Saturday, December 7, 2013

From Hell (2001)

From HellJack the Ripper is perhaps one of the most famous (or should I say infamous) serial killers known. His has indeed become somewhat of a household name that has withstood the test of time. The Whitechapel murders, to this day, remain unsolved, and many people find themselves morbidly drawn to this slew of ghastly occurrences. The Hughes brothers are no different from the countless others who seek to dissect the facts surrounding these heinous crimes, and they approach this fascination with cinematic fervor, creating an excellent movie from the excellent comic book.

There have been countless books, movies, and PBS specials produced that delve into the Jack the Ripper tales and theories. This particular adaptation is the depiction of a detective named Inspector Fred Abberline (Johnny Depp) who is hot on the trail of the murderous monster. Enlisting the hallucinatory effects of absinthe, he can induce visions that aid him in his quests. Throughout his investigation, he gradually begins to fall for one of the Whitechapel prostitutes at risk (Mary Kelly played by Heather Graham), and this serves to up the ante regarding the challenge to find the villain and, furthermore, accelerate his efforts. Sir William Gull (Ian Holm) is a doctor who contributes to Inspector Fred Abberline's profile of the meandering butcher. Add to this an illegitimate marriage and a royal scandal, and this equates to an enticingly dour, moody thriller that one can't help but to enjoy.

The sets on this film are incredible, and included in the two disc edition within the extras existing on the DVD is an intriguing explanation of the recreation of the sets from actual photographs and maps from the period. The props and attire were also quite well done. The acting and casting were superb. The dark lighting created a potently thrilling and disturbing atmosphere, and the excellent cinematography only served to strengthen that sinister ambiance, as well as create an almost overwhelming sense of impending danger. The blood and gore effects are incredible as well, yet they never take precedence over the story line, which is very much appreciated. Though fairly predictable, this film is still an exhilarating, if somewhat fictitious, romp through some dreary and obscure pages in history.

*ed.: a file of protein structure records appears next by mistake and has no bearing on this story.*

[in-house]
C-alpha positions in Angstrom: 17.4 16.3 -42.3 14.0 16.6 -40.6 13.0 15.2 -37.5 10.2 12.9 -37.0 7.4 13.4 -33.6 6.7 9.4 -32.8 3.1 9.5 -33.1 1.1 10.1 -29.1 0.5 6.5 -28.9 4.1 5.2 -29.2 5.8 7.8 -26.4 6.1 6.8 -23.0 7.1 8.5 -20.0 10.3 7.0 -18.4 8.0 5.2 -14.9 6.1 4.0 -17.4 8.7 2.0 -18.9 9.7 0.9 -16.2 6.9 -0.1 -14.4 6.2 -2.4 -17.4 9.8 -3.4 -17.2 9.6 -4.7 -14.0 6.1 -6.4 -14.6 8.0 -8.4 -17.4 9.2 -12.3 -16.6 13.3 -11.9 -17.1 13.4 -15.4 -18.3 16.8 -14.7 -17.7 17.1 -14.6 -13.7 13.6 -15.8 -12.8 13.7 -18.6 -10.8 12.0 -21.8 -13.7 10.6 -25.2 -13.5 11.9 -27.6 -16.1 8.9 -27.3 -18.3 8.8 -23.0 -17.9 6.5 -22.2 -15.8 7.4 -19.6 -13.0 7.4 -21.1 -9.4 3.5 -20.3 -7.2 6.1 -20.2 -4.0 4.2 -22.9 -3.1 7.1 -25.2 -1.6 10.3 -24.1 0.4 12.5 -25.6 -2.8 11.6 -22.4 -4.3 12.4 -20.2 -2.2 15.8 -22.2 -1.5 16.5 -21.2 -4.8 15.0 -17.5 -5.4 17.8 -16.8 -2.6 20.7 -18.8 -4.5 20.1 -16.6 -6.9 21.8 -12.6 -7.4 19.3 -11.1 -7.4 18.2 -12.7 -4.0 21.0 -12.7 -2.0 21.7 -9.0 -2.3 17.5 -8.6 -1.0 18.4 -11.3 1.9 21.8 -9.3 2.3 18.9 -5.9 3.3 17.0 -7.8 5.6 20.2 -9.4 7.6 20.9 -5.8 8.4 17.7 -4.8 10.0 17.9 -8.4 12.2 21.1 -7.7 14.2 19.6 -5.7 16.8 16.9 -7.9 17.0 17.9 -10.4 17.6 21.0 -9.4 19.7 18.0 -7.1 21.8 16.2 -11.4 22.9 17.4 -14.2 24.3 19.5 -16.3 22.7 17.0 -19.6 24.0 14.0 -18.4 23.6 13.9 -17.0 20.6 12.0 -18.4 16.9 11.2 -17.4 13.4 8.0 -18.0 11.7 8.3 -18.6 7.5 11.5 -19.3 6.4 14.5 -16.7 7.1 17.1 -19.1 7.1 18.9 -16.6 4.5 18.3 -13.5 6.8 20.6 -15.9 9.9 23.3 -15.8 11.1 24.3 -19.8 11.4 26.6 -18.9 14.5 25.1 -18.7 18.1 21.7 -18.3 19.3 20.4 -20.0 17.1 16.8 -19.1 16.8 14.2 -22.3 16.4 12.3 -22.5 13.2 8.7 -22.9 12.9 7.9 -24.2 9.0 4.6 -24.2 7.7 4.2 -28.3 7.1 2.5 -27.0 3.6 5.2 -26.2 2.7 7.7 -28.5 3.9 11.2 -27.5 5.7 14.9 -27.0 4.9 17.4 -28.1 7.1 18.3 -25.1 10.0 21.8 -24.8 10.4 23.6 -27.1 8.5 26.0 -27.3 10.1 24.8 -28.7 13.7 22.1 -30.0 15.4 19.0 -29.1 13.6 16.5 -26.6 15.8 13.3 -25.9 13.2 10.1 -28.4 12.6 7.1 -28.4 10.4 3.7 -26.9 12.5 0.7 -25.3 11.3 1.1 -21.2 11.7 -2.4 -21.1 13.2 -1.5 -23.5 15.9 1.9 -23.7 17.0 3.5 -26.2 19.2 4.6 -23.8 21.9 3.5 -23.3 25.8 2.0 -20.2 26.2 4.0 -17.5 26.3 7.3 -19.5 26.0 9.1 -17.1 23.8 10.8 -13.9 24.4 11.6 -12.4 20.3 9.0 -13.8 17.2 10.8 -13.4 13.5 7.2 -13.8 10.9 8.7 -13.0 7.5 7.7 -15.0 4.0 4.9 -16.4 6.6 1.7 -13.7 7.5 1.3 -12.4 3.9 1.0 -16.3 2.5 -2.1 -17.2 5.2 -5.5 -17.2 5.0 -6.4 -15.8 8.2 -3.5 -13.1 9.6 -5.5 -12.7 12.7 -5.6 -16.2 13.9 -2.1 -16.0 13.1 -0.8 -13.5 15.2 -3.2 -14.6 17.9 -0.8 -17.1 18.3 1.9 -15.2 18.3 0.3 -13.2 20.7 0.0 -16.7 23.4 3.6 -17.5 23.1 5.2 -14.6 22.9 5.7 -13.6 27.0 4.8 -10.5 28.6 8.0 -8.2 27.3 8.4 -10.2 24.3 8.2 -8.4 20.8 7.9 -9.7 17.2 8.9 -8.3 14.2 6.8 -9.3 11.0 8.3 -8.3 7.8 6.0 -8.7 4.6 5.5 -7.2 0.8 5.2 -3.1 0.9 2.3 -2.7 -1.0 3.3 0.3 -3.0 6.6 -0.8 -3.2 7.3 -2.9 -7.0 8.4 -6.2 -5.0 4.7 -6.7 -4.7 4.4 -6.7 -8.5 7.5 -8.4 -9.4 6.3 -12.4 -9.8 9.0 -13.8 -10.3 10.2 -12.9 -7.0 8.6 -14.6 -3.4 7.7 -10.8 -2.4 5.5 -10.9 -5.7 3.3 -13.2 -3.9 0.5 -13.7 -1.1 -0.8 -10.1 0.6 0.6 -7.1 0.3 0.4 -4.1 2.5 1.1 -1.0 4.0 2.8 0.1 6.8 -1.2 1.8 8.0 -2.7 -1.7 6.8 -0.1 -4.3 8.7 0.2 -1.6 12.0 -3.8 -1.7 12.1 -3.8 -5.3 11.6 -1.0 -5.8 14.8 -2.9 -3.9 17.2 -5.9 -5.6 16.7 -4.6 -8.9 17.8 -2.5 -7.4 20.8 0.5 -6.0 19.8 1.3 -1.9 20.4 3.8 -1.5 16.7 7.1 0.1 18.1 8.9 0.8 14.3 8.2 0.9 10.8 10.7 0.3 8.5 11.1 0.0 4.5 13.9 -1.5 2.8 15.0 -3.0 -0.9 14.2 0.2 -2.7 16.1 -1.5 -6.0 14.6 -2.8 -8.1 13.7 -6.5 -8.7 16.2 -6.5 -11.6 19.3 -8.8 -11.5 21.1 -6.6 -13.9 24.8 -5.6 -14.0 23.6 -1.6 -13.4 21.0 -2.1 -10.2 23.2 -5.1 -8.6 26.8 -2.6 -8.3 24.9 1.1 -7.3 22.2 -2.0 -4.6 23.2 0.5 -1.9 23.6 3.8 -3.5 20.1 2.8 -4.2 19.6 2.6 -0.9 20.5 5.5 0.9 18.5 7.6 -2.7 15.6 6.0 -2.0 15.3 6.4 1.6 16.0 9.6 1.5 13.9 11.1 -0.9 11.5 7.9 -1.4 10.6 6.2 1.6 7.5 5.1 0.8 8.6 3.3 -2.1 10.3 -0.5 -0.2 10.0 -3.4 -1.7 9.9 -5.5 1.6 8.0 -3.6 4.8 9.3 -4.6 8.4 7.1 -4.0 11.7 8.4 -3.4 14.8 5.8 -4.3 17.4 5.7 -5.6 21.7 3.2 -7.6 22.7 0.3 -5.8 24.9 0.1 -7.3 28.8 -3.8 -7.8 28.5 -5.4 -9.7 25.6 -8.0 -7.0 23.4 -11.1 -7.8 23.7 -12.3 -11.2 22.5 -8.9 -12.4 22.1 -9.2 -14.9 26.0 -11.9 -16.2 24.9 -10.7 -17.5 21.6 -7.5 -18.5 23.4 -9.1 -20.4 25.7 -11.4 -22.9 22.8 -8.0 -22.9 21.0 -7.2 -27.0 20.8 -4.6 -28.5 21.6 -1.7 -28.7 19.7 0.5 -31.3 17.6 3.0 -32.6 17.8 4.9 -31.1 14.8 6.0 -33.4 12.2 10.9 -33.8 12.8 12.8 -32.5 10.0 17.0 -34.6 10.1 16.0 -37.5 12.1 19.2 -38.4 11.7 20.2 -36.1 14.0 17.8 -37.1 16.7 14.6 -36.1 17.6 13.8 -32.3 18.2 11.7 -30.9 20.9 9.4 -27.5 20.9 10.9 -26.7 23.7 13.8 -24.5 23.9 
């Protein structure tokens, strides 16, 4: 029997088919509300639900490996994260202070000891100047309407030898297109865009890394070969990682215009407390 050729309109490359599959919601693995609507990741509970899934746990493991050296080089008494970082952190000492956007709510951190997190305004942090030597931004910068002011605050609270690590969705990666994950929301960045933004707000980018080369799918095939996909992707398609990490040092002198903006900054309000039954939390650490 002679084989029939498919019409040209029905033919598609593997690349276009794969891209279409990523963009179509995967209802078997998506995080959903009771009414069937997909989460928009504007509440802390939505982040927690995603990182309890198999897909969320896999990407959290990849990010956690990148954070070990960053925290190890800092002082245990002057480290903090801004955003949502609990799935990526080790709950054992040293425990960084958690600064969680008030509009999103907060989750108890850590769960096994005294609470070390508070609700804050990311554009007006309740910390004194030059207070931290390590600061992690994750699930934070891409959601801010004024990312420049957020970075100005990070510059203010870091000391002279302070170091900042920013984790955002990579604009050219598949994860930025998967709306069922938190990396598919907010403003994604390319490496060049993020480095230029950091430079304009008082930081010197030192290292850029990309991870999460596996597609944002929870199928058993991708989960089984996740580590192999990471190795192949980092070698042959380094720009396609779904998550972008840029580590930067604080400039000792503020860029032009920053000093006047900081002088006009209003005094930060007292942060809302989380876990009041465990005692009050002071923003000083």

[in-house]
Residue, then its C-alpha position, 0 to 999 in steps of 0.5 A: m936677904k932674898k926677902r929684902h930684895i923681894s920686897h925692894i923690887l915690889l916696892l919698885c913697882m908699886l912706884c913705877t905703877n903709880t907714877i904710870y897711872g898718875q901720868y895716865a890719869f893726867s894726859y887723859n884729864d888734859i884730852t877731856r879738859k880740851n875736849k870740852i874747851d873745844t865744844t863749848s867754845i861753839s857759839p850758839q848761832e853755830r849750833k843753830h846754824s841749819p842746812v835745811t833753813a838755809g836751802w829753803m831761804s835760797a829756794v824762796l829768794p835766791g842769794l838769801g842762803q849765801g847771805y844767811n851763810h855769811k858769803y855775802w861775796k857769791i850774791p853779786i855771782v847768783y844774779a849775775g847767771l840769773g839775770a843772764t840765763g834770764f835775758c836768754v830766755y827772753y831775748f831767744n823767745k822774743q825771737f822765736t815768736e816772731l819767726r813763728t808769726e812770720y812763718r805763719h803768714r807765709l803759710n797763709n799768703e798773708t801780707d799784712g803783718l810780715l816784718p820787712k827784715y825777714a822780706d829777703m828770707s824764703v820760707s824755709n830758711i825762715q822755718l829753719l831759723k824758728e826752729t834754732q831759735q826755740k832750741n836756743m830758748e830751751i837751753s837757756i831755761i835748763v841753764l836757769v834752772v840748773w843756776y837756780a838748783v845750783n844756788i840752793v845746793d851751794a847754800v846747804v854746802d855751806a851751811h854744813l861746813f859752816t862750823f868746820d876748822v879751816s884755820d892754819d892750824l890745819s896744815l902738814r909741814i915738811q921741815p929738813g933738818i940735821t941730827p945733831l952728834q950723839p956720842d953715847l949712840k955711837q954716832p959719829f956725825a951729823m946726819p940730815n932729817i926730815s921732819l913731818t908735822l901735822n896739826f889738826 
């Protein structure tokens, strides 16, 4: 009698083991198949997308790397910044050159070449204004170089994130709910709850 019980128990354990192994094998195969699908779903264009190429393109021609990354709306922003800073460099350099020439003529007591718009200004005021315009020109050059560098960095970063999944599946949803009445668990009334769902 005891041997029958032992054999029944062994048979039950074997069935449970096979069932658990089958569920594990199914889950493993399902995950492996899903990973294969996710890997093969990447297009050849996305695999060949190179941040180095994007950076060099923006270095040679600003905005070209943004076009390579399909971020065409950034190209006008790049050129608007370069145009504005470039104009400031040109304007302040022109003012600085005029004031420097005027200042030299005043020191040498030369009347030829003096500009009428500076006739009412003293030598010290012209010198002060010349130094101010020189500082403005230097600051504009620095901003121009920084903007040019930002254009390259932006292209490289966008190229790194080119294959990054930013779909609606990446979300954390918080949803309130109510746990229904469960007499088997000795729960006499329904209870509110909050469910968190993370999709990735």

This movie is a must for fans of horror, true crime, and dark thrillers. I very highly recommend this film to those with any kind of brooding fascination for the macabre. Not for the easily disturbed.

When I had seen the trailers for the film "From Hell" I'd expected it to be good. Was it good? Yes. As good as I hoped it would be? No. But it is still a damned fine mystery-horror-thriller that incorperates romance and drama into the story as well.

The story follows Inspector Fredrick Abberline as he begins his investigation of the infamous Whitechapel murders, perpetrated by the shadowy, never-caught Jack the Ripper. During the course of the investigation, he has precognitive visions that lead him deeper into the mystery, as he tries to save the beautiful prostitutes who are being viciously murdered, and are somehow linked to a massive conspiracy. He even begins to fall in love with Mary Kelly, who would be the Ripper's final victim.

The performance of Johhny Depp as Inspector Abberline is overall an excellent performance from an actor who always takes notoriously quirky roles. Heather Graham came off rather well as Mary Kelly--much better than I thought she would be. Robbie Coltrane plays the part of the Inspector's sidekick, Sgt. Godley, extremely well, and he manages to steal all of his scenes. Another wonderful portrayal is that of Ian Holm as the royal physician Sir William Gull, who assists Inspector Abberline and may have a key to the mystery. Supporting performances are all pulled off very well.